The origins of Philip Glass' Voices, for didgeridoo and organ was specific: a commission from the city of Melbourne, Australia, in 2001. Yet the instrumental combination works so well that it seems almost foreordained, and Glass went on to write further music for the soloist here, Mark Atkins. In this performance, the didgeridoo and organ tracks were recorded separately, in Australia and upstate New York, respectively, and in Glass' metronomic world this works well enough. Yet one hopes that this release on Glass' Orange Mountain Music label is enough to spur future live performances with both players in the same room. The addition of the didgeridoo to the relatively homogeneous texture of Glass' organ writing is dramatic, but it doesn't disturb the basic shifting fields of the composer's music. It just deepens their color and variety in an immensely attractive way. The blended sound environment of this release has nothing objectionable, but hearing the didgeridoo-organ combination will make you want to hear Voices in a place that really adds something to the work. It's compelling here, and it has the chance to be breathtaking; at the very least it's unlike anything you've heard from Glass before, and the composer had the sense to rein in the more variegated qualities of his recent music and to revel in the simple, striking pairing. The Organ Suite at the end of the album, designated as being composed by organist Michael Riesman, is actually a set of organ arrangements of a group of well-known Glass pieces; it's nowhere near the level of Voices, but it makes a reasonable postlude. Highly recommended for Glass fans.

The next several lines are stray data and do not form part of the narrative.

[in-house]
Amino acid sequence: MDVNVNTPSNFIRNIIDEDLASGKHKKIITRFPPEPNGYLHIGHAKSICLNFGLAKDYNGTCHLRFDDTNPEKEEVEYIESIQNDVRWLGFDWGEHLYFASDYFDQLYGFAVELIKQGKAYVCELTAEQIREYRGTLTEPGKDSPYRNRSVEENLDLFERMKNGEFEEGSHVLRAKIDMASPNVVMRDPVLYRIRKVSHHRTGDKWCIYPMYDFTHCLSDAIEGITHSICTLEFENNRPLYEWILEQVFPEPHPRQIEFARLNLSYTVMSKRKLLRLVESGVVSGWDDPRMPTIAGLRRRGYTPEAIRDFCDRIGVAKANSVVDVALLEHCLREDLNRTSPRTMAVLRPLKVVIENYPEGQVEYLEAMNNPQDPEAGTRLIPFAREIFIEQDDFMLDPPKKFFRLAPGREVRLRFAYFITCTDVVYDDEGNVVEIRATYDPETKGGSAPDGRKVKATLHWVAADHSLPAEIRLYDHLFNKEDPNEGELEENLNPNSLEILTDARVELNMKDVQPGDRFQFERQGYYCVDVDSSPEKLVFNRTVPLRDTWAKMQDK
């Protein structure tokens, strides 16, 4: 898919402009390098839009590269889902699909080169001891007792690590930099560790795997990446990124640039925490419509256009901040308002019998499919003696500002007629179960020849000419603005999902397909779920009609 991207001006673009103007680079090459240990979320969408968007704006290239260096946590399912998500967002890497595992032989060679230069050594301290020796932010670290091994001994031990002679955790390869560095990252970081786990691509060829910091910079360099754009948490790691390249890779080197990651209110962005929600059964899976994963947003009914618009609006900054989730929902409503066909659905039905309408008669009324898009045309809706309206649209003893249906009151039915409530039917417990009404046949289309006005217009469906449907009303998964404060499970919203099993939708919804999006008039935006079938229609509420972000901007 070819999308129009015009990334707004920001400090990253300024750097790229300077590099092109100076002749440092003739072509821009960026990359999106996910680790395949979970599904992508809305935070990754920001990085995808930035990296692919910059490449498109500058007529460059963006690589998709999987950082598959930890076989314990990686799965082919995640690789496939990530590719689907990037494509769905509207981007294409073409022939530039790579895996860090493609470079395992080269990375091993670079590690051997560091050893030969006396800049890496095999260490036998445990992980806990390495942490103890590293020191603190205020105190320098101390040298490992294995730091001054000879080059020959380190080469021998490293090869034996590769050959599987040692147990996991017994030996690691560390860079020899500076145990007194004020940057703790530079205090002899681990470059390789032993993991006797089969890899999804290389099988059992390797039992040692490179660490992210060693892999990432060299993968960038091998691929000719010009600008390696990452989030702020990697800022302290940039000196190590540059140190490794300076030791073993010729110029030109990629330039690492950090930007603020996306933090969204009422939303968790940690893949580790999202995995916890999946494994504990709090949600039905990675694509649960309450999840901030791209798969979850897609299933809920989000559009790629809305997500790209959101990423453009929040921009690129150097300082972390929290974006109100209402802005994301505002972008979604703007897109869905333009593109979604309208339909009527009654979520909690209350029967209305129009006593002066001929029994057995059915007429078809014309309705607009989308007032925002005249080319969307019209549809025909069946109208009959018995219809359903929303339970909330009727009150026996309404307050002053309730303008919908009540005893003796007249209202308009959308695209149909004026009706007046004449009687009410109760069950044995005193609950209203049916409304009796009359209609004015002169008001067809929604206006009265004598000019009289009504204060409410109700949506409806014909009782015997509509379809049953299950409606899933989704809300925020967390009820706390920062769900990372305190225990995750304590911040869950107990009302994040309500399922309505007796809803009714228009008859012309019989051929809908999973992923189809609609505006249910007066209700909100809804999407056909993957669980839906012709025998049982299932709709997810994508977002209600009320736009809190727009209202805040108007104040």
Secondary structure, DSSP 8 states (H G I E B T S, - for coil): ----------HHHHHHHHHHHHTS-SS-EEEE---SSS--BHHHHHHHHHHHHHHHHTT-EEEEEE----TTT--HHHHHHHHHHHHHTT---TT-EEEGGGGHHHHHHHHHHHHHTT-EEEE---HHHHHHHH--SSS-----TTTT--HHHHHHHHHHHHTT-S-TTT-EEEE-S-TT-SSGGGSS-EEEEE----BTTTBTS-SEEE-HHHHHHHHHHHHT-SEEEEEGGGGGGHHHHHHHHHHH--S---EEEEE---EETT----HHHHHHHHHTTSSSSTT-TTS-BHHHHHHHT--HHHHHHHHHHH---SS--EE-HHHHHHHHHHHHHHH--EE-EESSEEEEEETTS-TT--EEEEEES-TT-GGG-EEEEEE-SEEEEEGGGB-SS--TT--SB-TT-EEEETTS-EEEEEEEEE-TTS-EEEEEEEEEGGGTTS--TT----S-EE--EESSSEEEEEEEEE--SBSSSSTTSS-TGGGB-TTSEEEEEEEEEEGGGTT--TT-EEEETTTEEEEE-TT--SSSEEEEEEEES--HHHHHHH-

Share this page
AllMusic Review by James Manheim
|Voices for Didgeridoo & Organ|